On this Day:
On March 6, 1947, Dick Fosbury was born in Portland, Oregon.
Dick Fosbury is best known as the creator of the “Fosbury Flop”, a new way of performing the high jump; up till that point most high jumpers were using the “straddle method” to get over the high jump bar. His method of jumping gained world attention at the 1968 Olympics in Mexico City when he not only won the gold medal for high jump, he also set a new Olympic record at 2.24 meters (7 feet 4.25 inches). In 1972 just 4 years later in Munich, 28 of the 40 competitors in the high jump used the “Fosbury Flop”. Today, it is the most popular high jumping technique in modern high jumping.
Before Fosbury, most elite jumpers used the straddle technique, Western Roll, Eastern cut-off or scissors jump to clear the bar. Landing surfaces had been sandpits or low piles of matting and high jumpers had to land on their feet or at least land carefully to prevent injury. With the advent of deep foam matting, high jumpers were able to be more adventurous in their landing styles and hence experiment with styles of jumping.
The center of gravity stays under the bar.
The approach (or run-up) in the Flop style of high jump is characterized by (at least) the final four or five steps being run in a curve, allowing the athlete to lean into his or her turn, away from the bar. This allows the center of gravity to be lowered even before knee flexion, giving a longer time period for the take-off thrust. Additionally, on take-off, the sudden move from inward lean to outwards produces a rotation of the jumper’s body along the bar’s axis, aiding clearance.
Combined with the rotation around the jumper’s vertical axis (center around which something rotates; waist) produced by the drive leg (similar to an ice skater spinning around on one spot), the resulting body position on bar clearance is laid out supine with the body at ninety degrees to the bar with the head and shoulders crossing the bar before the trunk and legs. This gives the Flop its characteristic “backward over the bar” appearance, with the athlete landing on the mat on their shoulders and back.
While in flight, the athlete can progressively arch shoulders, back, and legs in a rolling motion, keeping as much of the body as possible below the bar. It is theoretically possible for the center of mass to pass under the bar.
While the Straddle style required strength in the takeoff knee and could be used by relatively burly athletes (cf. Valeriy Brumel), the Flop allowed athletes of a slender build to use their co-ordination to greater effect and not risk knee injuries, which they had previously suffered from other styles.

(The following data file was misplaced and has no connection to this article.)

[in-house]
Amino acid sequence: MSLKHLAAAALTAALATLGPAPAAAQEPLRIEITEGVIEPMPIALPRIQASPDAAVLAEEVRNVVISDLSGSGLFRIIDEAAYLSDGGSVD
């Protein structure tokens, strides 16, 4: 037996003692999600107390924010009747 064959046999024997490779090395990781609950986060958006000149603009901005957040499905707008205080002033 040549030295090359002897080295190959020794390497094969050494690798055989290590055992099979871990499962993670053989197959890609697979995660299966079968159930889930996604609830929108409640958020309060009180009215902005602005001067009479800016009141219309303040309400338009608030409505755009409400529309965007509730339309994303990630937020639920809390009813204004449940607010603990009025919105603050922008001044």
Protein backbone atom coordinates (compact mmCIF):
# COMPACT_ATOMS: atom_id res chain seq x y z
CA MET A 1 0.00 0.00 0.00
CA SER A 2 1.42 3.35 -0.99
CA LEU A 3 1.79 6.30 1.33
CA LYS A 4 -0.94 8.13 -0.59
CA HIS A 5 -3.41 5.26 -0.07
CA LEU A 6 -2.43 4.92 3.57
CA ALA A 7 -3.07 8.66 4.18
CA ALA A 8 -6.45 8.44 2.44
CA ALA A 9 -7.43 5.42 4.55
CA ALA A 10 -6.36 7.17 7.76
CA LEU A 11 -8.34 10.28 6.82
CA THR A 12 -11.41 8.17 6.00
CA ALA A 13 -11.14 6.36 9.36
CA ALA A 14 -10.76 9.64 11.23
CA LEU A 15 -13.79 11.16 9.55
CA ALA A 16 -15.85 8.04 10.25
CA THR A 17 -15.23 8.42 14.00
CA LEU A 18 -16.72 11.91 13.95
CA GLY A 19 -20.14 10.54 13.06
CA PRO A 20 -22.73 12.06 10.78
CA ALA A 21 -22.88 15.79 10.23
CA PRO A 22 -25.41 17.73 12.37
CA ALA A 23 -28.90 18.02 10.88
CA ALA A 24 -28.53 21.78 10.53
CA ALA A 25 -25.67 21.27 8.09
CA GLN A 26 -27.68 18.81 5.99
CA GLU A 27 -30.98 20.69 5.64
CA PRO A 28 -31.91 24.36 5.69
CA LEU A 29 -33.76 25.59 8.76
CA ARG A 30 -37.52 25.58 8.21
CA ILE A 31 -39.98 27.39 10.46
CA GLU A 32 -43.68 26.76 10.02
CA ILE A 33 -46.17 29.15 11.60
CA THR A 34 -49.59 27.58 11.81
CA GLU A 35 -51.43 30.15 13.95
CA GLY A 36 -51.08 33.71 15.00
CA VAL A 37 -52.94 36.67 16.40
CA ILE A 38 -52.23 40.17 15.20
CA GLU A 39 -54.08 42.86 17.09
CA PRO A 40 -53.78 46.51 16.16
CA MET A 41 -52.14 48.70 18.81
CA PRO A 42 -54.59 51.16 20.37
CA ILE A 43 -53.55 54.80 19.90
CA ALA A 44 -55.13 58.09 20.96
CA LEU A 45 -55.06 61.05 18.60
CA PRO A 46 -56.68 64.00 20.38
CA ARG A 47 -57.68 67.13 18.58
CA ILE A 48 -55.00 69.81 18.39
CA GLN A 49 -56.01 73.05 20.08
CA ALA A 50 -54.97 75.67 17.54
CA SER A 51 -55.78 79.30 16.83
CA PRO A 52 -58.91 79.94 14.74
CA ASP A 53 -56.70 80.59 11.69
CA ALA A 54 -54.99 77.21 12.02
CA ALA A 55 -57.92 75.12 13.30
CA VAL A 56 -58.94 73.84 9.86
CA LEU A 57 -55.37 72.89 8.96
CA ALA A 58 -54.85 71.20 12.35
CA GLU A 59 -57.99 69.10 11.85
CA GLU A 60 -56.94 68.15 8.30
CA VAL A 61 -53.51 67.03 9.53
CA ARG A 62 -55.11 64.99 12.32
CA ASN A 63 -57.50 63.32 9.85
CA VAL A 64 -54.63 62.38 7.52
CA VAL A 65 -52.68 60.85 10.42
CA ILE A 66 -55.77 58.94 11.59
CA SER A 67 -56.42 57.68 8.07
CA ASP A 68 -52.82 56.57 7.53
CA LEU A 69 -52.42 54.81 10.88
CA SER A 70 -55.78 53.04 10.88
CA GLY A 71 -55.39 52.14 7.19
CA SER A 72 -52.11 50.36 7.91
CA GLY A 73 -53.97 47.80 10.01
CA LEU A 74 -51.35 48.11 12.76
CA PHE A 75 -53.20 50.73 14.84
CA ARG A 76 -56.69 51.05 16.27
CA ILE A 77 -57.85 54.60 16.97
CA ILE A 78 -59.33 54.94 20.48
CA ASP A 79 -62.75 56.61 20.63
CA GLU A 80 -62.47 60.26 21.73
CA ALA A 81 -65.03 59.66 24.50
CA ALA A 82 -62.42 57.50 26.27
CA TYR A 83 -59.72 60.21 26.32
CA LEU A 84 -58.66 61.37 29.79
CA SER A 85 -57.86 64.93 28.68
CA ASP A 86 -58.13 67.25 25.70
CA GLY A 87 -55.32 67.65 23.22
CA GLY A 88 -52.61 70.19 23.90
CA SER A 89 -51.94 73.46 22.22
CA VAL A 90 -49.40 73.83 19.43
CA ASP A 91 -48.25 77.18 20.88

Predominantly, athletes using the Flop use a “J” shaped approach, where the first three to five strides head in a straight line at ninety degrees to the bar, with the final four to five being run in a curve noted above.
Fosbury himself cleared the bar with his hands by his sides, whereas some athletes cross the bar with their arms held out to the side or even above their heads, optimizing their mass distribution. Studies show that variations in approach, arm technique, and other factors can be adjusted to achieve each athlete’s best performance.
For reasons similar to those noted as drawbacks to the “J” shaped approach, the Flop’s optimal speed of approach is not a full-out sprint. Similarly, increasing the number of strides beyond eight or ten is not recommended unless the athlete has achieved high consistency in the approach and can handle the increased speed. The angle of take-off towards the bar is usually somewhere between fifteen and thirty degrees. The angle must not be too shallow, or the jumper jumps too far along the bar, landing on it. If the angle is too wide, there is not enough time to “layout” in the air.
The “broken” leg (which is thrust into the air first at take-off) is always the nearer leg to the bar. Thus someone who uses a left foot take-off (where the left foot transmits the jump force and is the latter to leave the ground) will approach the bar from its right-hand side, curving to his left to approach his right shoulder. The right leg will drive into the air, and the jumper’s body rotates anti-clockwise around the vertical axis to present his back to the bar in flight.
As well as driving the leg and hips at take-off, the athlete should drive or even swing one or both arms into the air, contributing to the upwards momentum (per Wikipedia).
First, a Story:
There was a film made about Dick Fosbury’s high jump technique…
It was a flop.
Second, a Song:
Olympics on YouTube.com has produced the following video:
High jumper Dick Fosbury surprises the world and revolutionized the jump with his “Fosbury Flop” at the Olympic Games Mexico City 1968.
Find more about the story behind Record-breaking moments in “The Olympics on the Record” series: http://bit.do/EN-OTR.
Here is how Dick Fosbury changed the high jump forever from The Olympic Channel. I hope you enjoy this!
Thought for the Day:
“I adapted an antiquated style and modernized it to something that was efficient. I didn’t know anyone else in the world would be able to use it and I never imagined it would revolutionize the event.” – Dick Fosbury
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Have a great day!
Dave & Colleen
© 2021 David J. Bilinsky and Colleen E. Bilinsky